Living For The City: When A Man Almost Pushes You Down The Stairs, You Know Chivalry Is Dead In NYC

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So there I was last week, standing in front of the J train doors, preparing to exit so I could lightly run down the stairs, up the street and get to my yoga class on time. As the doors opened and the cold air reintroduced itself to my face, I stepped out and headed to the staircase. I was the first person to exit the train because I meant business. Yoga just isn’t as fun when you’re doing Warrior II in the back of the class.

And out of nowhere, as I made my first step down the staircase, a man, out of nowhere, crashed into me in an attempt to get past me and out of the station. As my body (in my fly Lululemon tights) was thrown into the banister, he said “Excuse me” without looking back. Guess he meant business too.

Thinking about that situation and a few other typical scenarios I’ve witnessed in this city, I would have to make the very sad ruling that chivalry is indeed dead here. Yep. I’m slamming the gavel. Closing the book. Signing the death certificate.

While not all men here are strictly team me, myself and I here, there are quite a few who don’t have time for the ladies if they’re not trying to get their number. According to my coworker, who has been here much longer than me, “Men born here just don’t give a sh*t. The ones who do were born elsewhere, like in the South.”

And it hurts my heart. No, seriously. It hurts my heart when I give up my seat for an elderly woman or pregnant woman after waiting a few seconds to see if a man would to no avail. (I have plantar fasciitis so I’m hesitant to stand for a long time when I don’t have to.) And when I get up and have to stand, they all avoid eye contact with me because they don’t want to give me their seat, and because they know my pupils and furrowed brow will scream, “You ain’t sh*t, you ain’t never been sh*t, and you ain’t never gon’ be sh*t” in a Tupac as Bishop from Juice voice.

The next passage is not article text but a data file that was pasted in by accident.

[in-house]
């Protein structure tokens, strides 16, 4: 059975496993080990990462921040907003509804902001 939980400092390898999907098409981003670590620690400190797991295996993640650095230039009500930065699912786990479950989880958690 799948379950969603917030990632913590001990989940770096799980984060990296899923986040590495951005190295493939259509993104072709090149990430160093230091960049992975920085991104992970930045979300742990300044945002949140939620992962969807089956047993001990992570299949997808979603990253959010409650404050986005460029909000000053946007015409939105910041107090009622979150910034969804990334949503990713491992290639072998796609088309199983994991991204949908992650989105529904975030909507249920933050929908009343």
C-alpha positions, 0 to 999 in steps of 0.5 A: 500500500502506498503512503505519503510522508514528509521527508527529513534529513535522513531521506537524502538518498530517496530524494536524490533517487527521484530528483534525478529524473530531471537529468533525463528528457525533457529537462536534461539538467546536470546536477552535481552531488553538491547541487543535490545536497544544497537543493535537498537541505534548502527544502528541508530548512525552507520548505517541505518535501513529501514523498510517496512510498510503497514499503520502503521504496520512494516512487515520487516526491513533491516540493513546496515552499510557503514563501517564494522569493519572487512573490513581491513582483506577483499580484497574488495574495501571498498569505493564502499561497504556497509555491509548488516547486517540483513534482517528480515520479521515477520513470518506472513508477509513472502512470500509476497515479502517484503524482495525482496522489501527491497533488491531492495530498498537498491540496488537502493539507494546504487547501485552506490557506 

It hurts my heart when I sit on the train and have to squeeze my legs to the point of soreness because the guy next to me is manspreading so far you would think his junk was on fire.

It hurts my heart when a door slams back in my face as a guy thirstier than you would ever imagine for a coffee at Starbucks rushes in before me.

It hurts my heart when Brande Victorian tells me that she carried a nearly 50-pound suitcase up a flight of stairs while men looked at her and walked around her to get to the top.

And it hurts my heart when a man bum rushes me, and others, to get a seat on the train. Like the man Veronica Wells saw steal a seat from a young girl preparing to sit down with her bookbag and violin case. And when that young girl looked at him crazy for boxing her out to get the seat, he responded, “You’re young. You can stand.” Or the guy who asked my former coworker if she could get up from her seat so he could sit and continue his conversation with his girlfriend.

When I ask my male friends what the icy cold shoulder could be about ’round these parts, I’m told that it’s like a response to hardcore feminism.

“Y’all don’t know what you want. You say you want to be equal, but when we treat you equal you complain about it. Sometimes our feet hurt, and we want to sit down on the train too!”

But even if chivalry is dead to help create an even more independent woman, it still hurts my heart, because these aren’t the men I grew up seeing and grew up around. And I sometimes wonder if the less we care for one another in the most delicate ways plays into all the reasons we see folks screaming in the face of women and slapping them on WorldStar during petty arguments gone awry on the street. Just a thought.

But as I previously stated, I’m thankful for the men in this city who still hold doors (whether subway or business establishments), offer seats to the pregnant, hurt and elderly, ask if you need help with your heavy carts and luggage, make sure you make it into your front door safely before pulling off, walk on the side that has traffic, and continue to do admirable things not because they’re looking for a “Thank you!” but because it’s just the nice thing to do.

And kudos to men and women, in general, in this city who make time during their busy days to look out for and support others. To offer assistance and be giving. Because while chivalry might be on its way to the afterlife, care and consideration is still kicking and something we can all show.

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